On a cold night Saturday night in April, Halima was told by her mother her suitor has come to ask for her hand in marriage next week. The 13-year-old stares at her mother in confusion as she could not understand what it means. “You don’t look happy,” observes her mother. “Mama, what do you want me to say? I don’t know,” she exclaims. “You are going to get married next week that is what it means. Your husband has promised to give us plenty money for your dowry. That means your father can buy new cattle and expand his farm. It also means i can have a change of cloth for the first time and feel proud at our women’s meeting. Halima, it is a new dawn for us, you have to be happy you are getting married to a rich man.”
Halima is one of the many girls in northern Nigeria who are victims of early marriages. For many millions of young people, adolescence is now a critical passage in which they gain life experience through schooling, job training, work experiences, community activities, youth groups and relationships. A majority also have their first sexual experiences during the adolescent years. But for some others, adolescence is stage they do not look forward to as they are given away in marriage to men of their father’s age or older than their fathers.
A recent case in Nigeria involved Ahmed Yerima, a senator in Nigeria and former governor of Zamfara state. Yerima is reported to have gotten married to a 13-year-old Egyptian girl in Abuja in April for a bride price of $100, 000. The senator is also said to have earlier married a 13-year-old who is now 14 and half, whom he divorced to make way for the new bride from Egypt. The case has generated a lot furore both within and outside Nigeria and the Egyptian government has expressed anger at the incident as Child Right Act is highly effective in the country.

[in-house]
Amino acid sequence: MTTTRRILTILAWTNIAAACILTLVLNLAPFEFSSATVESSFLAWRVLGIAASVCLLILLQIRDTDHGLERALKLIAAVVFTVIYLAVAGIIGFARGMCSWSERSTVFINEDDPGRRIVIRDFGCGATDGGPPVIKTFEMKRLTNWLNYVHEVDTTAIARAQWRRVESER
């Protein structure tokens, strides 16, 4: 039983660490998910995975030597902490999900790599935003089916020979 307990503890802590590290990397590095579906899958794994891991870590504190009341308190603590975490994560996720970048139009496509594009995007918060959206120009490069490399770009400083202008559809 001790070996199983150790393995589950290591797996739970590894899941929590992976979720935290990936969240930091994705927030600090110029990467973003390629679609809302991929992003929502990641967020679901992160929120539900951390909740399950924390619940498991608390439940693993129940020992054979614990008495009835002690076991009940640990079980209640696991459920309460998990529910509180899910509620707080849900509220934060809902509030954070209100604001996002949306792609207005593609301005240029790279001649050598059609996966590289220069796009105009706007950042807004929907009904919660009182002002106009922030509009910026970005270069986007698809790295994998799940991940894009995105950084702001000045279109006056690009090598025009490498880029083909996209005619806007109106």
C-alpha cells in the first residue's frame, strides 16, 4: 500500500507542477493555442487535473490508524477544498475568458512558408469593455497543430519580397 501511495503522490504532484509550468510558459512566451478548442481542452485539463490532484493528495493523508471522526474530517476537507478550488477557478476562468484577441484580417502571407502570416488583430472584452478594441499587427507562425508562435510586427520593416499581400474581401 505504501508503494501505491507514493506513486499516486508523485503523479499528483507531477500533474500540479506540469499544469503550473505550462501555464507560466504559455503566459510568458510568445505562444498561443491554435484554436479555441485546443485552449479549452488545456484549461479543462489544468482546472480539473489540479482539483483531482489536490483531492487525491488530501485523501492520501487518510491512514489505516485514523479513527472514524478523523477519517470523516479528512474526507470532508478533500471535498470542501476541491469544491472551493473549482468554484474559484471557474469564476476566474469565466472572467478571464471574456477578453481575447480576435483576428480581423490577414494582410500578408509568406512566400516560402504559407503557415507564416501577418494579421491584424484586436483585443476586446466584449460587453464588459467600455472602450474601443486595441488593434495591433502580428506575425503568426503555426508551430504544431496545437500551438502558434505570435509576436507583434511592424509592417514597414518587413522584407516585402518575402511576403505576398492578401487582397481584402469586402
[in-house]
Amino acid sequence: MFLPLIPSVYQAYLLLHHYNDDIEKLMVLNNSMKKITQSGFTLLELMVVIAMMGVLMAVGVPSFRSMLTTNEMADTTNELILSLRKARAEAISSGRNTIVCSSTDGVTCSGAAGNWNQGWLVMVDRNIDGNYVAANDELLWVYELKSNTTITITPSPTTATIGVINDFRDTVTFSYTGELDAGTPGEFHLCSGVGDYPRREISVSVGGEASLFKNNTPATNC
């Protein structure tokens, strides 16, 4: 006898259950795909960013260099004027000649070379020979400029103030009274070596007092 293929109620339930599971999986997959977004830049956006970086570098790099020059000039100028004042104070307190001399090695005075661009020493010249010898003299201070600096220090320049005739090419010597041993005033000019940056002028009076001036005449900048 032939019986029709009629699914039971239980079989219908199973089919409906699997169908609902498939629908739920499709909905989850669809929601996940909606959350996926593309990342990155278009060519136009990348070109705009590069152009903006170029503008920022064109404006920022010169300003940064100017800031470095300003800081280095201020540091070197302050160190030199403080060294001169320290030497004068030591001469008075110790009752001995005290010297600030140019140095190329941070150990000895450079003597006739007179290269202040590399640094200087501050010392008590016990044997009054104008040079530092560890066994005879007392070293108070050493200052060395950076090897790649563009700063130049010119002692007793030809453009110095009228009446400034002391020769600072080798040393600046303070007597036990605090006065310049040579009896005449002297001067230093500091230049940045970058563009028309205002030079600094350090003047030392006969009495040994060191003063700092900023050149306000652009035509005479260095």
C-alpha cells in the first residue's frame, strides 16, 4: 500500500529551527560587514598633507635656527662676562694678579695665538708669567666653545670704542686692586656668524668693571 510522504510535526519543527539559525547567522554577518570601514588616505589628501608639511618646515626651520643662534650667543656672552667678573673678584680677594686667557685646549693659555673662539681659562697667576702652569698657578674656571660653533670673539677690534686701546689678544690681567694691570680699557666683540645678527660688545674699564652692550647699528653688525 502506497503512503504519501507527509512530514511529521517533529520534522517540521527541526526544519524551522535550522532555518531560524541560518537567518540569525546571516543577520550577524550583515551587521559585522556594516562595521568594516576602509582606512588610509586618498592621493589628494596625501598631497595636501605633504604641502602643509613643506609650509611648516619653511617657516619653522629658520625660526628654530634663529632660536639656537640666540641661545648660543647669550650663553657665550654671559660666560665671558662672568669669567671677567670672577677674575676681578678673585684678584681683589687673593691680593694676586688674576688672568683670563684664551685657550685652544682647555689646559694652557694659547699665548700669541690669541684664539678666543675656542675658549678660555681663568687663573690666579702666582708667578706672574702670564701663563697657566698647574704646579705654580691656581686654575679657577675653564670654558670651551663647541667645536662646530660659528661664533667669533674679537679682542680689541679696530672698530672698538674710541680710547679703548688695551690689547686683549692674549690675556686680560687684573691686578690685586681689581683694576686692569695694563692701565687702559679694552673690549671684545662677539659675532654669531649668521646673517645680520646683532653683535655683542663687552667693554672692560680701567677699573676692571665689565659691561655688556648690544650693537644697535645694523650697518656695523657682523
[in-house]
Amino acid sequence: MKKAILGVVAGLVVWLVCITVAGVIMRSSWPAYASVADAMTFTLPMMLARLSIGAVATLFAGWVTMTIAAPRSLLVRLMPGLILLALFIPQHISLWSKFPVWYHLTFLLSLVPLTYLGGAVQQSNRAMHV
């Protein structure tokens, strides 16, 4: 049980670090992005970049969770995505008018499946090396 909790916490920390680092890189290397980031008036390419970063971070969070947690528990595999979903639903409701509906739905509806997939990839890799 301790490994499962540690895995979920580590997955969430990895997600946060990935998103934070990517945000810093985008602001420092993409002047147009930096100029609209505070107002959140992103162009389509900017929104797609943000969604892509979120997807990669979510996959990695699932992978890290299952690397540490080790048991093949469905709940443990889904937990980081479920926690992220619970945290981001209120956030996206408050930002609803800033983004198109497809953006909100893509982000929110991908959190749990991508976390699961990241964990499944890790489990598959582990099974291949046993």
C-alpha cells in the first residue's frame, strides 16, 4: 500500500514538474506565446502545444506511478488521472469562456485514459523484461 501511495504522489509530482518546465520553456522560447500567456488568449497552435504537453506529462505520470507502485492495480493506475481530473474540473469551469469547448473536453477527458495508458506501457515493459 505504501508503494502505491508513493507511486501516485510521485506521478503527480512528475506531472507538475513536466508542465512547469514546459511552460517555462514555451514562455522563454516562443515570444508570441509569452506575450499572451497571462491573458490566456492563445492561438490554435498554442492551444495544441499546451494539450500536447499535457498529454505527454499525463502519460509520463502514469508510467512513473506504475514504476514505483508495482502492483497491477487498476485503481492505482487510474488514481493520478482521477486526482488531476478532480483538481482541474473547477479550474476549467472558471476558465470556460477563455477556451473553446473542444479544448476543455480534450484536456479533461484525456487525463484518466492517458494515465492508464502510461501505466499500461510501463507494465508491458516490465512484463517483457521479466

Iheoma Idudu, executive director, Alliance for Africa observes that early marriage is still prevalent in Nigeria because it is largely a monetised society where the right of the child is sold for a juicy bride price. “Adolescence is a critical stage in a child’s life when he or she learns the social and gender norms that prevail in his or her communities; some protect a child’s health and rights, and some do not. These norms confront girls with special challenges—including restrictions on their independence and mobility, inequality in educational and employment opportunities, pressure to marry and start bearing children at an early age, and unequal power relations that limit their control over their sexual and reproductive lives,” she explains.
In addition, Idudu observes that throughout much of the world, families and societies treat girls and boys unequally, with girls disproportionately facing privation, lack of opportunity and lower levels of investment in their health, nutrition and education. “Gender-based discrimination continues in adolescence and is often a constant feature of adulthood. Prevailing gender norms also stymie adolescent girls’ access to schooling and employment opportunities. Institutionalized legal inequality underpins laws that keep land, money and other economic resources out of girls’ and women’s hands, closing off avenues for redress of discrimination and creating the conditions for gender-based violence and exploitation,” she says.
By: ANNE AGABJE